Join the Project Sidewalk team!

Our research group (Makeability Lab in the HCIL) is investigating new methods and tools for urban accessibility data collection and analysis. For Summer 2017, we are looking for talented, creative, and self-motivated undergrad research assistants with strong programming skills, technical background and an interest in urban accessibility to work on novel tools and applications for people with mobility impairments.

Potential Projects

Crowdsourcing Data
UI Design and Enhancement: In Fall 2016, we launched a volunteer based tool for collecting data about accessibility features for Washington D.C. We collected over 66000 labels (and counting) with the help of more than 500 users (more details on projectsidewalk.io). We're interested in enhancing this tool with exciting new features such as creating a gamified interface.
Automated Techniques to aid Accessibility Labeling
Automated Techniques to Aid Labeling: Beyond improving the existing design of the tool, we are interested in integrating computer vision techniques to automate the labeling process such that we can expand to multiple cities. This would involve solving hard problems such as detecting sidewalk obstacles, dealing with occlusion and others.
Data Modeling and Analysis
Data Modeling and Analysis: We're interested in analyzing the data collected from our public tool (e.g., creating accessibility models of a city) and to build tools to understand user participation behavior (e.g. study user's engagement with the tool).
Interactive Tools for Data Visualization and Navigation
Interactive Tools for Data Visualization and Navigation: We are working on creating different kinds of tools to visualize and utilize the data collected. For e.g., an at-a-glance visualization of the city's accessibility; navigation tools for people with disabilities, specifically for the mobility impaired community.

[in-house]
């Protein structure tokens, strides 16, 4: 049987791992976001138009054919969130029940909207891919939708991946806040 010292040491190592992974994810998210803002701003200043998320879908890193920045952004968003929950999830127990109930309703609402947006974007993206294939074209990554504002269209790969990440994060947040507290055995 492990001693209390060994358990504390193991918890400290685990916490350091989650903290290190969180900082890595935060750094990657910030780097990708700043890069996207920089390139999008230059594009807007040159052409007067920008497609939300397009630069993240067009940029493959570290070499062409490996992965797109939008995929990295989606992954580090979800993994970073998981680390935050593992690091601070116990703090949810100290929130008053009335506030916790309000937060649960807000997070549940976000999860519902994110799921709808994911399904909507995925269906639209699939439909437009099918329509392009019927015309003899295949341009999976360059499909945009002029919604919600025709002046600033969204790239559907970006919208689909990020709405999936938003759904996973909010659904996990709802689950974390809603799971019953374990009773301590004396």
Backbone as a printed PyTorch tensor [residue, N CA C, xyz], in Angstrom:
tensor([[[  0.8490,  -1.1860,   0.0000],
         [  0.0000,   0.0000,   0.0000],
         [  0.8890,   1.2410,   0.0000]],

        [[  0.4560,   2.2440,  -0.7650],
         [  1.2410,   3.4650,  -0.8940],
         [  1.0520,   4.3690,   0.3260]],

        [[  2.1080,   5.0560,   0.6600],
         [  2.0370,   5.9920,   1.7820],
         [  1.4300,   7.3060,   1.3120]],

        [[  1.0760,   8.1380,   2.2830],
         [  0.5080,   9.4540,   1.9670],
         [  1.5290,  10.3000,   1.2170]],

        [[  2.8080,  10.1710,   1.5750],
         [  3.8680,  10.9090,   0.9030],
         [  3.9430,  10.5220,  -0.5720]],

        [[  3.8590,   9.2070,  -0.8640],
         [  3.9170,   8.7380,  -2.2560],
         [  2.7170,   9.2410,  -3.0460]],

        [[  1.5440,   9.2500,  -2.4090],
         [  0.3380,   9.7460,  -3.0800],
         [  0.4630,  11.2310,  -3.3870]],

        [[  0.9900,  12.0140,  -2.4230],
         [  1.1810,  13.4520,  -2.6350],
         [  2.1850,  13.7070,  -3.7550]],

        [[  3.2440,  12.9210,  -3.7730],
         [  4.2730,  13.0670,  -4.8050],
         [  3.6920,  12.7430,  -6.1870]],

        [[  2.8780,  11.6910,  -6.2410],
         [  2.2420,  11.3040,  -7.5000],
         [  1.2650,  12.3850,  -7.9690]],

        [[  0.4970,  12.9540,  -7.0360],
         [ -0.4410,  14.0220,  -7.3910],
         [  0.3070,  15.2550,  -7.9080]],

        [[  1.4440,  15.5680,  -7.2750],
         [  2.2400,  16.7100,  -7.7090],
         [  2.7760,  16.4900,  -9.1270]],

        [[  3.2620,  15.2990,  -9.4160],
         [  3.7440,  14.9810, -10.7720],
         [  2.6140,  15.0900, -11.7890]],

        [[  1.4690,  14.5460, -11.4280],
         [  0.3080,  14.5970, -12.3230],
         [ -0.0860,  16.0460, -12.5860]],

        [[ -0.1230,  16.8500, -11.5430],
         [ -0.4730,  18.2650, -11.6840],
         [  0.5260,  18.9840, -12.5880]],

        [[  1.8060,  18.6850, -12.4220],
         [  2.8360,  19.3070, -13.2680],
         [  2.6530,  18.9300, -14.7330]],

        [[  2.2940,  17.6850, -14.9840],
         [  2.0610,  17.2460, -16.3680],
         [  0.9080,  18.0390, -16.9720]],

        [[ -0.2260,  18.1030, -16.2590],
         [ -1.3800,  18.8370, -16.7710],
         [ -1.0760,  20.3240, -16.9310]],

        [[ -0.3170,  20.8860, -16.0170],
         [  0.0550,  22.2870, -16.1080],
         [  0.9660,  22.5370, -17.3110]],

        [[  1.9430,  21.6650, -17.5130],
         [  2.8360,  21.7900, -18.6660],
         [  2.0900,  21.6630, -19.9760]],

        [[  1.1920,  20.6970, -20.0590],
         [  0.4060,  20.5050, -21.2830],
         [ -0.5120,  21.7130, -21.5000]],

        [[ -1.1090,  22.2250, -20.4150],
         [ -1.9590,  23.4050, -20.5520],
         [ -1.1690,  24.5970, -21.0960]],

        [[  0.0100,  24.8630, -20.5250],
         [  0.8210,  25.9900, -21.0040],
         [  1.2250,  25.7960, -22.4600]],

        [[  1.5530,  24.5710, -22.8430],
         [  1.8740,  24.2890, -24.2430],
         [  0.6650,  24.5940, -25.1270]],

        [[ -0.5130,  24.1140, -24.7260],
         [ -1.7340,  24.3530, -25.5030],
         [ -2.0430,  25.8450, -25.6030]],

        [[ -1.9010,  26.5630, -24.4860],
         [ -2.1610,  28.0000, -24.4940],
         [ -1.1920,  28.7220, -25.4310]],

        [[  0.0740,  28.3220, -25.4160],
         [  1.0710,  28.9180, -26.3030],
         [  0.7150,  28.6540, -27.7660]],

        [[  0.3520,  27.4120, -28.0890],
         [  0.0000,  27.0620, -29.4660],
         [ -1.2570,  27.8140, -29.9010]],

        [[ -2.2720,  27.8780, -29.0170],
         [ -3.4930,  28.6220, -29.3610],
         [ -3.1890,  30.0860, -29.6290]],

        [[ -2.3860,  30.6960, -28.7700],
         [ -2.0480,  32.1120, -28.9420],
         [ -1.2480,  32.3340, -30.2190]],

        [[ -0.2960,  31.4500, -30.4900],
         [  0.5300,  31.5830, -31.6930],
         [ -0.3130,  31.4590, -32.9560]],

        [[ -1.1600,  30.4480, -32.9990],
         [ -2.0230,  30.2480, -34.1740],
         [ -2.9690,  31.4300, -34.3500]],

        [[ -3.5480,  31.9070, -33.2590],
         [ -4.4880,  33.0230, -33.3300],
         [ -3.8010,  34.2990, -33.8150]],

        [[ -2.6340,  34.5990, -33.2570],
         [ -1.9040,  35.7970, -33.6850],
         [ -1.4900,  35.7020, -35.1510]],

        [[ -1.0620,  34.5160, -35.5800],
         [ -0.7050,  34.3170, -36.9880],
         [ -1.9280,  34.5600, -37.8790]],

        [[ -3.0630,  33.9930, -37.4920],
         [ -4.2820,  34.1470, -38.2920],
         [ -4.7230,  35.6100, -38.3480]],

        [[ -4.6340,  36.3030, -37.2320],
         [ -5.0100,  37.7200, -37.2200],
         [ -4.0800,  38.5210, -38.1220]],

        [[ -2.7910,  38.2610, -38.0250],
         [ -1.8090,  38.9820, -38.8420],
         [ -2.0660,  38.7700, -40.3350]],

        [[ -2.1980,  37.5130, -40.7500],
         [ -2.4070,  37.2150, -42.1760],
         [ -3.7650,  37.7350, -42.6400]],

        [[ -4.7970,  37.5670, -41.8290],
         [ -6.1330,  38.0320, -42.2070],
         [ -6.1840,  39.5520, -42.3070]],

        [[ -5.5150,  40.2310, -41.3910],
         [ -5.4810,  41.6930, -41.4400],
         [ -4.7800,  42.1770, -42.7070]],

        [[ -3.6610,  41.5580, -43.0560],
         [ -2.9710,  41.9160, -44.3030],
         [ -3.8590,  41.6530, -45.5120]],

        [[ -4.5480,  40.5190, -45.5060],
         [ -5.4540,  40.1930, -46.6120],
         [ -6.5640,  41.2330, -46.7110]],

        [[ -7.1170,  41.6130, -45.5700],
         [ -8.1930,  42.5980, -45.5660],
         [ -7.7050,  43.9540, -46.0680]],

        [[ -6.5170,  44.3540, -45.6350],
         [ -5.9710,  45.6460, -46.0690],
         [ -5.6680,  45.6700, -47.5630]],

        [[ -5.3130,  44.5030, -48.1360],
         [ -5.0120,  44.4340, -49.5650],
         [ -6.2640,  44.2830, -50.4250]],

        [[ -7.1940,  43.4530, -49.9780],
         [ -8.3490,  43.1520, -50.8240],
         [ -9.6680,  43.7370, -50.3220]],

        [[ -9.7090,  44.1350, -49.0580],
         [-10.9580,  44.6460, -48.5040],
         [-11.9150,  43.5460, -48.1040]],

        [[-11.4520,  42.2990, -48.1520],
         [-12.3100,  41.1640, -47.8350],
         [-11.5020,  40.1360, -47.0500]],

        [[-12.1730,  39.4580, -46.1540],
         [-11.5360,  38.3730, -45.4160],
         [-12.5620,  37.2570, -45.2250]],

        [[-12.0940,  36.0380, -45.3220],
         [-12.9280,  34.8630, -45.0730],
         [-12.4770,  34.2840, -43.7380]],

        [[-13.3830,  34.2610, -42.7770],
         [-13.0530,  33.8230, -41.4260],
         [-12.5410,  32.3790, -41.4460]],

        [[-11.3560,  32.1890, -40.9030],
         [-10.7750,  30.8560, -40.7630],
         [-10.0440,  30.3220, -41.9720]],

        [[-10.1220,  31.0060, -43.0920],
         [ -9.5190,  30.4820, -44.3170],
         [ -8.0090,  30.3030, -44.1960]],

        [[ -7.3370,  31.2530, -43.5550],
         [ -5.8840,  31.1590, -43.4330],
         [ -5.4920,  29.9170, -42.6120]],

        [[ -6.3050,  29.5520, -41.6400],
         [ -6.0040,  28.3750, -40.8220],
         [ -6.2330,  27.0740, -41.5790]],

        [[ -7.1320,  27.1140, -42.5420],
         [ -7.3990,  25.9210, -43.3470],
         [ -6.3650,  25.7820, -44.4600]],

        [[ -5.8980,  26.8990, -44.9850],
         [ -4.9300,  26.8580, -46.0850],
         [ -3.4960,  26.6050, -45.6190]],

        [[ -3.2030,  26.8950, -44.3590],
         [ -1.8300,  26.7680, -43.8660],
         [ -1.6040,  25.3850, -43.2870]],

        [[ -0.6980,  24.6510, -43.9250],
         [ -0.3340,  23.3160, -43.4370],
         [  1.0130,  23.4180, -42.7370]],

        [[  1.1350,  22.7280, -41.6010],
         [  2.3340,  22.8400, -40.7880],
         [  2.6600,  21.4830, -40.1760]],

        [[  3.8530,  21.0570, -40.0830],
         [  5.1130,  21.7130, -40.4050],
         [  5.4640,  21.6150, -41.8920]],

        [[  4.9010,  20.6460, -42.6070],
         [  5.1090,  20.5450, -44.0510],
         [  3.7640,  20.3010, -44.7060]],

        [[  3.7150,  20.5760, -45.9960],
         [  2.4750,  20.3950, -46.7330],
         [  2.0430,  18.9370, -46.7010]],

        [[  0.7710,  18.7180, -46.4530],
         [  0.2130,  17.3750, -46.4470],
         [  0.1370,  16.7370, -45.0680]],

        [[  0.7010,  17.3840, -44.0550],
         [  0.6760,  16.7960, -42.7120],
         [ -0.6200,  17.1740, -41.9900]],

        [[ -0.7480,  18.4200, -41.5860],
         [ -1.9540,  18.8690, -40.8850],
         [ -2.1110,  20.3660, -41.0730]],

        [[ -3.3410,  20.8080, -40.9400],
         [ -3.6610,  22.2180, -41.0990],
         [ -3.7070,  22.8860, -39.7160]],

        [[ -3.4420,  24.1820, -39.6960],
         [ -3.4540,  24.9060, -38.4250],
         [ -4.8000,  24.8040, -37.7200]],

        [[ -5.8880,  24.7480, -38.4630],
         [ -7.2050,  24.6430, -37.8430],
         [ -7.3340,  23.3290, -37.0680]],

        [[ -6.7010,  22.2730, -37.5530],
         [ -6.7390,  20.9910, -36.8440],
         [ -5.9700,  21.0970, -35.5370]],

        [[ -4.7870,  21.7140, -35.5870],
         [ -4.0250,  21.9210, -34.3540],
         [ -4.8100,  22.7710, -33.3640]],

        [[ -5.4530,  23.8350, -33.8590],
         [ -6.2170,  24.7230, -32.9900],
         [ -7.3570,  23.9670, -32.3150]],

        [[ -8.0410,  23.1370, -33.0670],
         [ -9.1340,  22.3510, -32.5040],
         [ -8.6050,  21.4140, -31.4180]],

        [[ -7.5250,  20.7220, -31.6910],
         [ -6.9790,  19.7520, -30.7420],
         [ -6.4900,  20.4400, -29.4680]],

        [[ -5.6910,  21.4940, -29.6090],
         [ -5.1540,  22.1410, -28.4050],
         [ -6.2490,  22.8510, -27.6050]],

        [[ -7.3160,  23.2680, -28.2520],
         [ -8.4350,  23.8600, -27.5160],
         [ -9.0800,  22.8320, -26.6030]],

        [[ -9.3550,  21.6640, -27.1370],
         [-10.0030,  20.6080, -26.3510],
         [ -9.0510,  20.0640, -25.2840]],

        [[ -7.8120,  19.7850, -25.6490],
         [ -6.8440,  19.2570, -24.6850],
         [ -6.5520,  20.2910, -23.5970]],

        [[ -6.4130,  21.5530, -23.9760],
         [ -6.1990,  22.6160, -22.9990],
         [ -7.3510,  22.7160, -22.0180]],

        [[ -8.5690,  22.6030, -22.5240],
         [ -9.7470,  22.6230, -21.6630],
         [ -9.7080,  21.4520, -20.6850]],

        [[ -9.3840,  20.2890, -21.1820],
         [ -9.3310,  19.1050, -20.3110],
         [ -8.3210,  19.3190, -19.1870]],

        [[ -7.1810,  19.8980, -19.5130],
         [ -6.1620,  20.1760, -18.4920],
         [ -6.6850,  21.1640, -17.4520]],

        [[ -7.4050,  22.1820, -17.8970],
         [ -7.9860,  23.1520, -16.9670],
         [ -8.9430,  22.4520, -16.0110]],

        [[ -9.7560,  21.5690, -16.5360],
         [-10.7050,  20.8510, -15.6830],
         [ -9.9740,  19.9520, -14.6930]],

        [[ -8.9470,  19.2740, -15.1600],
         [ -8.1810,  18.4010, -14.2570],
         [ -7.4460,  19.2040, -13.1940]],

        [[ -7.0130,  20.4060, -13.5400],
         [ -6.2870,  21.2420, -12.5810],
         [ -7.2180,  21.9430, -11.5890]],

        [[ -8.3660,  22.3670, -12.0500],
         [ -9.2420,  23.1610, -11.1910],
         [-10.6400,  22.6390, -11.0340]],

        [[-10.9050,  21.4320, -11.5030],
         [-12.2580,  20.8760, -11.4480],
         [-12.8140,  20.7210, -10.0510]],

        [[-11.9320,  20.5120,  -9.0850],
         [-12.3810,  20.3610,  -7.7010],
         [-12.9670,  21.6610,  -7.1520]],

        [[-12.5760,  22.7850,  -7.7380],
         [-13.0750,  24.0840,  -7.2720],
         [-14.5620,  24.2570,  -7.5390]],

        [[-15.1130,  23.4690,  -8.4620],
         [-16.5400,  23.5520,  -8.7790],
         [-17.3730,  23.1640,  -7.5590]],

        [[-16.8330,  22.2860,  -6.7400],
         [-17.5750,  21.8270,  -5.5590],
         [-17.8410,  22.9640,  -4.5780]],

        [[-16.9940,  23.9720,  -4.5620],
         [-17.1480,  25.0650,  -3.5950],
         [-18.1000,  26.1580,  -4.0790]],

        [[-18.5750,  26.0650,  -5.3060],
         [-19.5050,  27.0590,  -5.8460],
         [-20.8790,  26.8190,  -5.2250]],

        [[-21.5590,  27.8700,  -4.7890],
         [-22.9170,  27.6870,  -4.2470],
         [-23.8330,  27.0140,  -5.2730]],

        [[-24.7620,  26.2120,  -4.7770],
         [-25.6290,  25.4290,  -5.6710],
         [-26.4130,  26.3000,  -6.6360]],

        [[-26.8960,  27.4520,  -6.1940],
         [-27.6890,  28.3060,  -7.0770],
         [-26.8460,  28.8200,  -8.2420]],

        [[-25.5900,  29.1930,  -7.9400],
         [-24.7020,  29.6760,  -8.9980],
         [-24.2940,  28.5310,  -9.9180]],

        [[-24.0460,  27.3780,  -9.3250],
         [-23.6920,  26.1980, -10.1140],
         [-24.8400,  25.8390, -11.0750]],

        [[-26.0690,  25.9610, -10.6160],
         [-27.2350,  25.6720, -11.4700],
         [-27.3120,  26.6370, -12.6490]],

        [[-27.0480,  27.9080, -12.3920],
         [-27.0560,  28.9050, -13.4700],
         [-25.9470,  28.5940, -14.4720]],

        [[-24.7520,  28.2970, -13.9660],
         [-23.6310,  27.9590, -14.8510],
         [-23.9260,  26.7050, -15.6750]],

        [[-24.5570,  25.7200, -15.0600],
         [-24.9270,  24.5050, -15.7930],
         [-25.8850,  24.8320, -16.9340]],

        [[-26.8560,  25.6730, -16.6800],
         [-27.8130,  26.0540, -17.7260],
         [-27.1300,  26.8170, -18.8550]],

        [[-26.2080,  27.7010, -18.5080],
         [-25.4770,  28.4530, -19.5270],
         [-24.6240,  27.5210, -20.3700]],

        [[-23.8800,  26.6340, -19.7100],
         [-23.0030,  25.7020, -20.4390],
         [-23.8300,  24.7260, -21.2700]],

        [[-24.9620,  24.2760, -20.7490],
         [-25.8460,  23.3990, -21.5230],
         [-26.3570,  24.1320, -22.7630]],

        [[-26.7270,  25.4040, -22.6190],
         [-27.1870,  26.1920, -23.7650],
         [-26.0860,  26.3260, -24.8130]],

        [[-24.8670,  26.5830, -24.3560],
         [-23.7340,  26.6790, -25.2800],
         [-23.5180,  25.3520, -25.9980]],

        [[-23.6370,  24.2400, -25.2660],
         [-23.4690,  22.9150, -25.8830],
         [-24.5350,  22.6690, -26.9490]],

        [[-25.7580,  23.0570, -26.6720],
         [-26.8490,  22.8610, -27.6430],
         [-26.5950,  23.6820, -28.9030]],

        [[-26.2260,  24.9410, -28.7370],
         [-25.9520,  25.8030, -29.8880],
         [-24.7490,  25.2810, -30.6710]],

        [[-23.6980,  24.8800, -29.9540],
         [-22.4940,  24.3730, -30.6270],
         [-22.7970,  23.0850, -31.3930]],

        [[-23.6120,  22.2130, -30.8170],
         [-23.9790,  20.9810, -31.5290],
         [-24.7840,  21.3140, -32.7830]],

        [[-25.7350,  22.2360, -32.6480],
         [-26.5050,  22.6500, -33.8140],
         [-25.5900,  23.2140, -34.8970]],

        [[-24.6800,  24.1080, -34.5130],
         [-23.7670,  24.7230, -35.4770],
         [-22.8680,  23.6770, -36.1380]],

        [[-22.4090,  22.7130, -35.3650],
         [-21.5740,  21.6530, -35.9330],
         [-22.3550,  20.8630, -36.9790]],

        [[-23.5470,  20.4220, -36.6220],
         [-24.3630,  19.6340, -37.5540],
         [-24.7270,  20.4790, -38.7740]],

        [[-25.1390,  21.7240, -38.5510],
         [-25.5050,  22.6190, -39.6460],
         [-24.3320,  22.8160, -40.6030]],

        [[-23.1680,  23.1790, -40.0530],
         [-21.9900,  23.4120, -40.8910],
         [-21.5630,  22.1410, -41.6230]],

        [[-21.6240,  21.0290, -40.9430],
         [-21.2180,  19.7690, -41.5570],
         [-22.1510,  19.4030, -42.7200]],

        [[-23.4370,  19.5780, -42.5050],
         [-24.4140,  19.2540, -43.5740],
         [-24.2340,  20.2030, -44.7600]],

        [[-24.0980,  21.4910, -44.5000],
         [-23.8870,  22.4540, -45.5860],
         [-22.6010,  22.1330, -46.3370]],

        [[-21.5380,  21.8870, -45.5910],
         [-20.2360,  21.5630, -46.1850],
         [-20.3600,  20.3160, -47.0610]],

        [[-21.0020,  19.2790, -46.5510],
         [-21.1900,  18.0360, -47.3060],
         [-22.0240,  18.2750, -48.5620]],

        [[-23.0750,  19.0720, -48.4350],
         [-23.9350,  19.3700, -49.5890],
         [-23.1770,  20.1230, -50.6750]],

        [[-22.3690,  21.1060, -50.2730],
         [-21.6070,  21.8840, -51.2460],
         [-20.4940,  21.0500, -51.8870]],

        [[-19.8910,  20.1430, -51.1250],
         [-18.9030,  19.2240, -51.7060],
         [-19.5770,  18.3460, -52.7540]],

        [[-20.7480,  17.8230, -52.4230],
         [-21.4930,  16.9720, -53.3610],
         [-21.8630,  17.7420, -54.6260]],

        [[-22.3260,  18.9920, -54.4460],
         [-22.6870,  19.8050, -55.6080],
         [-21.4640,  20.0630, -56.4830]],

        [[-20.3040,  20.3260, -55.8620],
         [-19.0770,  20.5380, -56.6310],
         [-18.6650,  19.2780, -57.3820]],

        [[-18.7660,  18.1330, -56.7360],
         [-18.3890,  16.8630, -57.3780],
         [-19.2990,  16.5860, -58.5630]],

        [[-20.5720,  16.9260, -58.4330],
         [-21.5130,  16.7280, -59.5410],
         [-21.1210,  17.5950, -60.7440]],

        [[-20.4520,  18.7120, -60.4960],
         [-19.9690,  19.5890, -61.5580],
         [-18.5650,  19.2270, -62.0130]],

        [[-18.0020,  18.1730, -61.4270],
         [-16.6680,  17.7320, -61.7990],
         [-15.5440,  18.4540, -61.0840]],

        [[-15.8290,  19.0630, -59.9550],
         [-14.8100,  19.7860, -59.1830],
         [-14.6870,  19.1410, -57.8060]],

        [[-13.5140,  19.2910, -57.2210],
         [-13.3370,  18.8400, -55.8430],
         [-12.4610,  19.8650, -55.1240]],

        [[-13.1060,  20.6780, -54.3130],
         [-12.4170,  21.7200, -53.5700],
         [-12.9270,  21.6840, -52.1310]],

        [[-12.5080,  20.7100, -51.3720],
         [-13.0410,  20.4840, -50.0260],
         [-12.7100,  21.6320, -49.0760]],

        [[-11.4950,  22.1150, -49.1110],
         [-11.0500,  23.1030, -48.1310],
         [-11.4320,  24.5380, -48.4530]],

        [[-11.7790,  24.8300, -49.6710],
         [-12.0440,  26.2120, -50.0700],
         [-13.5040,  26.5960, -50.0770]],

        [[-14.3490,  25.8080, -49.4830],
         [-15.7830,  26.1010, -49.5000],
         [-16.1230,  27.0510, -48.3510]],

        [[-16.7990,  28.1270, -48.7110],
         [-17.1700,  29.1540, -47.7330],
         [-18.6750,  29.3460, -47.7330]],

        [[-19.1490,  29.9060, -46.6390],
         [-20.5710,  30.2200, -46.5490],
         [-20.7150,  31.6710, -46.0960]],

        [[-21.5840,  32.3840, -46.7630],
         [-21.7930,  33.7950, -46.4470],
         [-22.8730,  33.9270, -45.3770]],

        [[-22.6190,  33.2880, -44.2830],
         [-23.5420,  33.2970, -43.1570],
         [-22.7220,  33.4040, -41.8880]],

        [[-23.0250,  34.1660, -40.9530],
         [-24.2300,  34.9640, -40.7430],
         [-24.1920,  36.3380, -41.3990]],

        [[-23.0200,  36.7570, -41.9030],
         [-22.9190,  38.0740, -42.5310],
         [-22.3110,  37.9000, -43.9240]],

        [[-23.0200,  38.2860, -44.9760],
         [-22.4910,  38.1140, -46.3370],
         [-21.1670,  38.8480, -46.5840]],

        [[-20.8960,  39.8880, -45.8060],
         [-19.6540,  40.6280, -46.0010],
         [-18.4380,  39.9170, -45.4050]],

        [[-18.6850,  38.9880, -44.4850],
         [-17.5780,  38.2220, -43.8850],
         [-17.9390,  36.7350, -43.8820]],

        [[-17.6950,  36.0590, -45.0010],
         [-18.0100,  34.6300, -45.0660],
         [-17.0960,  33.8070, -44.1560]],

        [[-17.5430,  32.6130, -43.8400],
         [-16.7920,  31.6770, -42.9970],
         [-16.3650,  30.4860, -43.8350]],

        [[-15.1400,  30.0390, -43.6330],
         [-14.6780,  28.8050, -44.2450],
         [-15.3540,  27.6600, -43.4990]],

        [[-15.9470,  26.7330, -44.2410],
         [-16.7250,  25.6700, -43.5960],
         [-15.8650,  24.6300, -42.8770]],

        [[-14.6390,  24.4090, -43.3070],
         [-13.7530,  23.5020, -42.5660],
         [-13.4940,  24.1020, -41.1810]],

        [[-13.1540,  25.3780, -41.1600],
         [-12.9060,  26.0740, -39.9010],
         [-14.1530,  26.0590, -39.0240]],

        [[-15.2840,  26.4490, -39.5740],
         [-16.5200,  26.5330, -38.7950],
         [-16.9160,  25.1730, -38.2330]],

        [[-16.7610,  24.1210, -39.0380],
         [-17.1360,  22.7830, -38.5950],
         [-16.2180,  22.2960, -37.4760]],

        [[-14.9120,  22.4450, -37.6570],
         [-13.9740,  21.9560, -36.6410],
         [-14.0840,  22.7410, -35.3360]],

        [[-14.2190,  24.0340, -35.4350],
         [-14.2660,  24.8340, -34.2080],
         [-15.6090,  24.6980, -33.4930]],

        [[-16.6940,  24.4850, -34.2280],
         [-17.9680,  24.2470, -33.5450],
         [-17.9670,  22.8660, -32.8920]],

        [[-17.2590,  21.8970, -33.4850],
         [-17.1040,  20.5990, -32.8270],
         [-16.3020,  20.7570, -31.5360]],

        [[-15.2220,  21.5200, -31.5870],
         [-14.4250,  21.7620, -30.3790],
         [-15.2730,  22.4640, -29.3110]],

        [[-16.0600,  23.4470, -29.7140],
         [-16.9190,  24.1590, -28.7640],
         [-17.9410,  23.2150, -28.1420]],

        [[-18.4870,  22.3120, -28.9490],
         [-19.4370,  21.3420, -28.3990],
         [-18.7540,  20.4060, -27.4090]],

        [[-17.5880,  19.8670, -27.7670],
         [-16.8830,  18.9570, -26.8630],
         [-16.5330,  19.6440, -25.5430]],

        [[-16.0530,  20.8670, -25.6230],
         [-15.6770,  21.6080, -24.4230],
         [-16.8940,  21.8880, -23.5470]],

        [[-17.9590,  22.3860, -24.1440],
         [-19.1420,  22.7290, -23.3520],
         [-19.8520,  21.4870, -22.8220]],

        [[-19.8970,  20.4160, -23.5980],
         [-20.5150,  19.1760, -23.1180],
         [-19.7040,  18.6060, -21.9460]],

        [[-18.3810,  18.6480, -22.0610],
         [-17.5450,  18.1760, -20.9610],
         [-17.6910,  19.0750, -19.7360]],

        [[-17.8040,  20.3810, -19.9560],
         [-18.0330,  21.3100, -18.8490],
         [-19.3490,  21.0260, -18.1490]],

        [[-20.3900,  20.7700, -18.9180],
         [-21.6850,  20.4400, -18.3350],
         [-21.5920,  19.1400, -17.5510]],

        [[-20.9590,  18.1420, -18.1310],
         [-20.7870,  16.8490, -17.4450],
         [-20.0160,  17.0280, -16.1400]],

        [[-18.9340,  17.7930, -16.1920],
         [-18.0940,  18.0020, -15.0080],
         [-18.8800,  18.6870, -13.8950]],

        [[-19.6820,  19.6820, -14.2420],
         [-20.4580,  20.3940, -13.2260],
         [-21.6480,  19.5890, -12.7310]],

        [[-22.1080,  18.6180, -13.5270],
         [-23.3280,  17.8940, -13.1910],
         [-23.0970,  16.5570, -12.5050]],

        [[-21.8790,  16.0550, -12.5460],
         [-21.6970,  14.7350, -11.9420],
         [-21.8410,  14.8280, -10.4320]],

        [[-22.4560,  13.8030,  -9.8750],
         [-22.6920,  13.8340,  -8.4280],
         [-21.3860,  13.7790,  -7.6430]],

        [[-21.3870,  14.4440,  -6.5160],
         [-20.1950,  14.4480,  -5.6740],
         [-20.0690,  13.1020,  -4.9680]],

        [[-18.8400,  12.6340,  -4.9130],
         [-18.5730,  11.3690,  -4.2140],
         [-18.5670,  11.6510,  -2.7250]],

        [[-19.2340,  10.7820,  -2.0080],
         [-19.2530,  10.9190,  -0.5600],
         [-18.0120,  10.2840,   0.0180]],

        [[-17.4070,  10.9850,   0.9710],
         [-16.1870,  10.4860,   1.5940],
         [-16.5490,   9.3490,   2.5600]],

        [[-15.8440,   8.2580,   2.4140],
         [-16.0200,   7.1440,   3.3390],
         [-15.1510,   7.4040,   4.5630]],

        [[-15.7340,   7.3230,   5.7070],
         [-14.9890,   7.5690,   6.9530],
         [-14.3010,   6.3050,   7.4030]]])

Required Skills

We are specifically looking for students who have one or more of the following skills and with a keen interest in expanding abilities in these areas:


You will be working in the HCIL Hackerspace, will attend weekly research group meetings, and will join a team of other talented undergraduate and graduate students. By the end of the summer, we hope that you will create some exciting tools, help us submit a publication to CHI2018 and have an enriching learning experience! :-)

For best consideration, please read this page about undergraduate research and then send your CV and unofficial transcripts to manaswi@cs.umd.edu and CC jonf@cs.umd.edu by May 15th. Use the subject line: "Summer 2017 Intern: << Your Name >>". We will contact a subset of qualified candidates to setup interviews and request other materials.

Please feel free to forward this announcement.


About Project Sidewalk

Roughly 30.6 million individuals in the US have physical disabilities that affect their ambulatory activities; nearly half of those individuals report using an assistive aid such as a wheelchair, cane, crutches, or walker. Despite comprehensive civil rights legislation for Americans with disabilities, many city streets, sidewalks, and businesses remain inaccessible. The problem is not just that street-level accessibility affects where and how people travel in cities but also that there are few, if any, mechanisms to determine accessible areas of a city a priori.

Project Sidewalk has a two-pronged vision: (i) To develop scalable data collection methods for acquiring sidewalk accessibility information using a combination of crowdsourcing, computer vision, and online map imagery, and (ii) To use this new data to design, develop, and evaluate a novel set of navigation and map tools for accessibility. Our overarching goal is to transform the ways in which accessibility information is collected and visualized for every sidewalk, street, and building fa├žade in America.

Try out our crowdsourcing tool at projectsidewalk.io and take a look at the code on github.


Publications on Project Sidewalk

The Design of Assistive Location-Based Technologies for People With Ambulatory Disabilities: A Formative Study
Kotaro Hara, Christine Chan, Jon E. Froehlich
CHI 2016

Improving Public Transit Accessibility for Blind Riders by Crowdsourcing Bus Stop Landmark Locations With Google Street View: An Extended Analysis
Kotaro Hara, Shiri Azenkot, Megan Campbell, Cynthia Bennett, Vicki Le, Sean Pannella, Robert Moore, Kelly Minckler, Rochelle Ng, Jon E. Froehlich
ACM Transactions on Accessible Computing (TACCESS) 2015

Tohme: Detecting Curb Ramps in Google Street View Using Crowdsourcing, Computer Vision, and Machine Learning
Kotaro Hara, Jin Sun, Robert Moore, David Jacobs, Jon E. Froehlich
UIST 2014

Combining Crowdsourcing and Google Street View to Identify Street-level Accessibility Problems
Kotaro Hara, Victoria Le, Jon Froehlich
CHI 2013 Proceedings